This course is a comparative study of mountains as artistic inspiration, focusing on the Alps and the Black Forest in Europe and the Appalachians. We begin with Moses, the first mountain climber. We then turn to the first historical mountain climber: Oetzi, the 5,200 year-old man found frozen in the ice high in the Tyrolian Alps. We then turn to medieval Europe. There, passes through the Alps and the Black Forest were conduits for the transit of men, goods, and cultural forms. Mountains were not barriers but passageways that linked cultures. In 16th- and 17th-century Europe, Netherlandish artists--Breughel, Seghers, Ruisdael, Jos de Mompers--first gave full expression to the grandeur, far beyond a human scale, of Alpine scenery. Gradually, mountains came to be viewed as places of aesthetic beauty and as manifestation of the sublime.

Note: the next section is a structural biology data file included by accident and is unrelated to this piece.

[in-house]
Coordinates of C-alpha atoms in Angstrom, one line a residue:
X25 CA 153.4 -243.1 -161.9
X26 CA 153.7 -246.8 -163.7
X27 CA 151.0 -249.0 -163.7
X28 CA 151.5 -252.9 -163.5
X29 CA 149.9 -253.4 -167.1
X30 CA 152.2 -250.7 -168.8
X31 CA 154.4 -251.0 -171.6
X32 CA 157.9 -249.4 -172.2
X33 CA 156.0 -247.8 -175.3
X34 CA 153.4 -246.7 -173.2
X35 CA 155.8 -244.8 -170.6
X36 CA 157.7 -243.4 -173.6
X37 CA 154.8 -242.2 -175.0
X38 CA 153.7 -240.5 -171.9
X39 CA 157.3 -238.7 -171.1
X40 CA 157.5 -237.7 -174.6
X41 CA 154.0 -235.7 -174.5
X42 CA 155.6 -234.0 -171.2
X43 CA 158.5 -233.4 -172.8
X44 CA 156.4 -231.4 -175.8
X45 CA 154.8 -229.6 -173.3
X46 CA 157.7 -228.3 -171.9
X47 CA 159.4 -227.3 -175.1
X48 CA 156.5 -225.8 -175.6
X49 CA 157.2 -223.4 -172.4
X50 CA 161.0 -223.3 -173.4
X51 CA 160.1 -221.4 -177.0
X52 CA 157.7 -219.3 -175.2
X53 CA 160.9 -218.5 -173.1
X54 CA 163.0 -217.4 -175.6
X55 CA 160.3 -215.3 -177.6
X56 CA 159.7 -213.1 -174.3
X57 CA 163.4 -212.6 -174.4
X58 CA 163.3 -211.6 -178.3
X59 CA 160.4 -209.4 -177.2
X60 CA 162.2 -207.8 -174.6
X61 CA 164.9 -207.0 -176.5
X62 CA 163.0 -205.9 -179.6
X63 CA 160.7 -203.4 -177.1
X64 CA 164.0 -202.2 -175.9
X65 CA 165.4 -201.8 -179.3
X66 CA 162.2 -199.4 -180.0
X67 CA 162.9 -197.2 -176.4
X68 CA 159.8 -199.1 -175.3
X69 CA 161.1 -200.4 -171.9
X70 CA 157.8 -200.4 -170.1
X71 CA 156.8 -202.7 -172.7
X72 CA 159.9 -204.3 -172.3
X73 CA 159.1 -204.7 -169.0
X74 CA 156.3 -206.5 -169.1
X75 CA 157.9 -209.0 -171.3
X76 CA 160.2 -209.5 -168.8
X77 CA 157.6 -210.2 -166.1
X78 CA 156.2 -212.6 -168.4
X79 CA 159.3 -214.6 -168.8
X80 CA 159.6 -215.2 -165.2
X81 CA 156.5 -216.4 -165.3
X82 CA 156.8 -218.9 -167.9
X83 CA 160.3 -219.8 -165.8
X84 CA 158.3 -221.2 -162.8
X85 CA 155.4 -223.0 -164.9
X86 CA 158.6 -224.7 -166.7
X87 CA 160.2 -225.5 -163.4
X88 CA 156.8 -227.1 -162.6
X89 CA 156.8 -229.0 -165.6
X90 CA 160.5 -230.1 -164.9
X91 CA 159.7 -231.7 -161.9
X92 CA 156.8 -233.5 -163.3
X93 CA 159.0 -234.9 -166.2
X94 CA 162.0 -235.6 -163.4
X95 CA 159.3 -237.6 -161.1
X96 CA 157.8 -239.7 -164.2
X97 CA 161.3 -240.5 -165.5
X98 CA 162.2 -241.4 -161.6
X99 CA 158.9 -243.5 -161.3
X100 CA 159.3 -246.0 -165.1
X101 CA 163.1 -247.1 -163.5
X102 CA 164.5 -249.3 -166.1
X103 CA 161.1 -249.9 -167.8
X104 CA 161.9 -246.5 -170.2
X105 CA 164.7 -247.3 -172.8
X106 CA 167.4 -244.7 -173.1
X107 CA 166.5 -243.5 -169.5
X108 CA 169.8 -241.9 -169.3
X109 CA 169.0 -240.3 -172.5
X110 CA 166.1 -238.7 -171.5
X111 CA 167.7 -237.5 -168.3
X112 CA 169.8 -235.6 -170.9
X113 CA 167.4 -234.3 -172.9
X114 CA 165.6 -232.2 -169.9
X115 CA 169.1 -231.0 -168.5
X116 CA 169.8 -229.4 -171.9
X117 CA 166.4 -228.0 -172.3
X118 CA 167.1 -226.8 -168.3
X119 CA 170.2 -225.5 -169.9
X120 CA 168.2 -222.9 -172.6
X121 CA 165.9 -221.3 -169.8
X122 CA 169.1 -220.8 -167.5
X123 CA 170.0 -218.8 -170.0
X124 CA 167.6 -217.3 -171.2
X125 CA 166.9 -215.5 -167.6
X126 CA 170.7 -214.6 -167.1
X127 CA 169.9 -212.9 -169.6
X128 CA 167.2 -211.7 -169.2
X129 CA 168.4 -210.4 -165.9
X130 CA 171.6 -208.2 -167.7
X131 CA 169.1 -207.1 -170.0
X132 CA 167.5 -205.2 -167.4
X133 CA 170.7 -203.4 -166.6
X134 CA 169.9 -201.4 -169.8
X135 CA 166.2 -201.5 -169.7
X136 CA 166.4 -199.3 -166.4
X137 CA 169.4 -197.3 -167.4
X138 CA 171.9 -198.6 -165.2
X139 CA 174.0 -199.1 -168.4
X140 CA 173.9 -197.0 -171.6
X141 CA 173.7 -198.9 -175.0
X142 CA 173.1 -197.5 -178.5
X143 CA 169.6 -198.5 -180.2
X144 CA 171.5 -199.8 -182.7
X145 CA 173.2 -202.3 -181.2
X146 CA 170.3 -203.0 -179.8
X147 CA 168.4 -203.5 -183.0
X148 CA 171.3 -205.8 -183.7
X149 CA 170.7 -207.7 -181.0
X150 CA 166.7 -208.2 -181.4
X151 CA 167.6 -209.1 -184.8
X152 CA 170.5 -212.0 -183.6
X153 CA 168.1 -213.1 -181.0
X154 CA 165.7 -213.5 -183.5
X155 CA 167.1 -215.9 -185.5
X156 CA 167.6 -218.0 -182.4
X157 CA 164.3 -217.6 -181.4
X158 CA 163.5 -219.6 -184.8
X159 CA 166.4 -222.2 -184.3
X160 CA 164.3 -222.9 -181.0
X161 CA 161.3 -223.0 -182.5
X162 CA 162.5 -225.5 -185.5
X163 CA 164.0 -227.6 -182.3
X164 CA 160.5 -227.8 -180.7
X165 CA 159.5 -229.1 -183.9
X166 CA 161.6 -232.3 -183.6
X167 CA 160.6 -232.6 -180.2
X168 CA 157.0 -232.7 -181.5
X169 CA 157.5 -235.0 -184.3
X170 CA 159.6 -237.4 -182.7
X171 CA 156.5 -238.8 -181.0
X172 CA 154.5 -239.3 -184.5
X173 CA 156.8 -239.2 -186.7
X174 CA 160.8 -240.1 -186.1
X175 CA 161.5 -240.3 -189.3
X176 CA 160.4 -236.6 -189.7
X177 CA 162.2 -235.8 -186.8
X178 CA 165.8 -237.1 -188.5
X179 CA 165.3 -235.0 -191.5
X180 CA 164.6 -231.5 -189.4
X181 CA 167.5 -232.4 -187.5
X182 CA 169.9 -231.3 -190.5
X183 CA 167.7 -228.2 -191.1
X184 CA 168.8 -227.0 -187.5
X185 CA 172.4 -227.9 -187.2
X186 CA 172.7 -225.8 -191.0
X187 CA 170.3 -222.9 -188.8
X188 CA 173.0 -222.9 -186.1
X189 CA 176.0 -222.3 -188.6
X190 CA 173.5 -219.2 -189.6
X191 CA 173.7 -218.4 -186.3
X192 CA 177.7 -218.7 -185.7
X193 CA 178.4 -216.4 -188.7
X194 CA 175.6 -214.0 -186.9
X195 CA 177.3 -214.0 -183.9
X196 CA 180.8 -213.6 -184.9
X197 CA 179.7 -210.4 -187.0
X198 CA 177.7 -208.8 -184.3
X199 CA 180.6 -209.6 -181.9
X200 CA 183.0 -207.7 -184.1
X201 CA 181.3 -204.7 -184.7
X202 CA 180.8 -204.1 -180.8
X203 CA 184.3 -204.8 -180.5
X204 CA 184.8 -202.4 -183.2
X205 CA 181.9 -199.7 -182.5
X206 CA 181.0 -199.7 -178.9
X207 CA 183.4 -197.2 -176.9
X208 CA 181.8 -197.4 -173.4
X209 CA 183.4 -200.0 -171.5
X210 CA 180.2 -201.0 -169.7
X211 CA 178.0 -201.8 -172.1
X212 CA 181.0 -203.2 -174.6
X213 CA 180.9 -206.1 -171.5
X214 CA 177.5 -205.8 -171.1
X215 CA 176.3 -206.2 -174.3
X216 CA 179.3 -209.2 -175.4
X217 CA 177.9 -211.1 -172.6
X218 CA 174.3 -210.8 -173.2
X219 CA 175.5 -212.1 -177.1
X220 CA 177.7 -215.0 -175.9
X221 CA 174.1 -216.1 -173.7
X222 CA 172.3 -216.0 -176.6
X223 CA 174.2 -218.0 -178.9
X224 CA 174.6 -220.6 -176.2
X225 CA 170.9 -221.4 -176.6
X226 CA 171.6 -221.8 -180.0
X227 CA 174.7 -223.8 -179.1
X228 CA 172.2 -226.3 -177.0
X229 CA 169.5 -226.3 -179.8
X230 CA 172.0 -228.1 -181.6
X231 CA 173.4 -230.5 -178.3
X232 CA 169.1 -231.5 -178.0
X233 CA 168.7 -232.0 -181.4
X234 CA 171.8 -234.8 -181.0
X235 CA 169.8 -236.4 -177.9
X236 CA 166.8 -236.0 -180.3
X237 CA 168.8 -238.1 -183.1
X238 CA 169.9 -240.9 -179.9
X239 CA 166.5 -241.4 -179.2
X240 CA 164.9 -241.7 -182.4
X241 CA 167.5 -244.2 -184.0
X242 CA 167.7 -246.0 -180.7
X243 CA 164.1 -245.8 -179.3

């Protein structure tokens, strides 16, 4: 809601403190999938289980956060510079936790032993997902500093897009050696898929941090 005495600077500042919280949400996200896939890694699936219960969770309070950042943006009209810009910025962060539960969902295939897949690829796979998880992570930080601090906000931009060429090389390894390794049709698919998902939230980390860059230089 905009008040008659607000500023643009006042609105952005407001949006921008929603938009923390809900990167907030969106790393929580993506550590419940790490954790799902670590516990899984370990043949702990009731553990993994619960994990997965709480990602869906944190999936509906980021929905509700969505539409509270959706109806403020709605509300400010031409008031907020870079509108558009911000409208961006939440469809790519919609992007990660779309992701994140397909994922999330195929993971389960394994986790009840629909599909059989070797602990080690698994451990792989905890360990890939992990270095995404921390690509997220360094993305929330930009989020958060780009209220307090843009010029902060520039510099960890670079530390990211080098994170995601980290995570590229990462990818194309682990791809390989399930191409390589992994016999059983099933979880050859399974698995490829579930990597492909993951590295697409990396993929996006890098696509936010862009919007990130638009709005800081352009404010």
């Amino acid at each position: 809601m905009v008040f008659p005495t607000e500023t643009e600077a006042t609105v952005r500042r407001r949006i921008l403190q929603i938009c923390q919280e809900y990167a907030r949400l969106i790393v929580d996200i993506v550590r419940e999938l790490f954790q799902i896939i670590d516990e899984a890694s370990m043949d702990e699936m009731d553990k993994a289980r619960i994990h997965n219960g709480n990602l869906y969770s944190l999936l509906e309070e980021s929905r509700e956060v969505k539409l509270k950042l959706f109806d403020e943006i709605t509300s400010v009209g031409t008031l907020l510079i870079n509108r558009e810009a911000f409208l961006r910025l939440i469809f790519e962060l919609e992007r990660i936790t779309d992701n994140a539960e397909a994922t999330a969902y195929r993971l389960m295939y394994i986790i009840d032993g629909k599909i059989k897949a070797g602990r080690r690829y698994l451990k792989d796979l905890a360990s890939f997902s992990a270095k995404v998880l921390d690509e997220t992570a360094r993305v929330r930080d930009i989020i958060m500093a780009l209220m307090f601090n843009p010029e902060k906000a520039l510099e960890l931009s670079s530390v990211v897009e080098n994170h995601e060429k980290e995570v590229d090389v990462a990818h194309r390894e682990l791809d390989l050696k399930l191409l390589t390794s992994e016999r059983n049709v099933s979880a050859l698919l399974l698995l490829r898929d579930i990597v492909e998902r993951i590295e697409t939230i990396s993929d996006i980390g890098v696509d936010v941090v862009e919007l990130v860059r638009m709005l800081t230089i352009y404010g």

Romanticism, in the visual arts, poetry, and music, captures the experience of the Alps as both symbol and physical manifestation of the transcendent. In the paintings of C. D. Friedrich, Constable, and Turner, mountains become the means to express the concept of the sublime. A deeper understanding of the sublime may be found in the poetry of Wordsworth and Coleridge. In America, too, mid-19th century painters focused on the mountains. We will study Hudson River School artists represented in Connecticut collections (Church, Cole).
The mid-19th century saw the birth of mountaineering as a sport. We will read selections from narratives of climbing expeditions--Leslie Stephen, Mark Twain. After World War I, mountaineering took on a heightened spiritual dimension for men who had survived the horrors of trench warfare. In Austria and Germany, climbing was identified with the cult of physical prowess and, sadly, with National Socialism and anti-Semitism. In fact, however, the development of climbing and skiing in the Alps owes much to Austrian and German Jews. In art, too, during the first decades of the 20th century, mountains were an important source of spiritual inspiration for painters whose work is central to the evolution of modern art.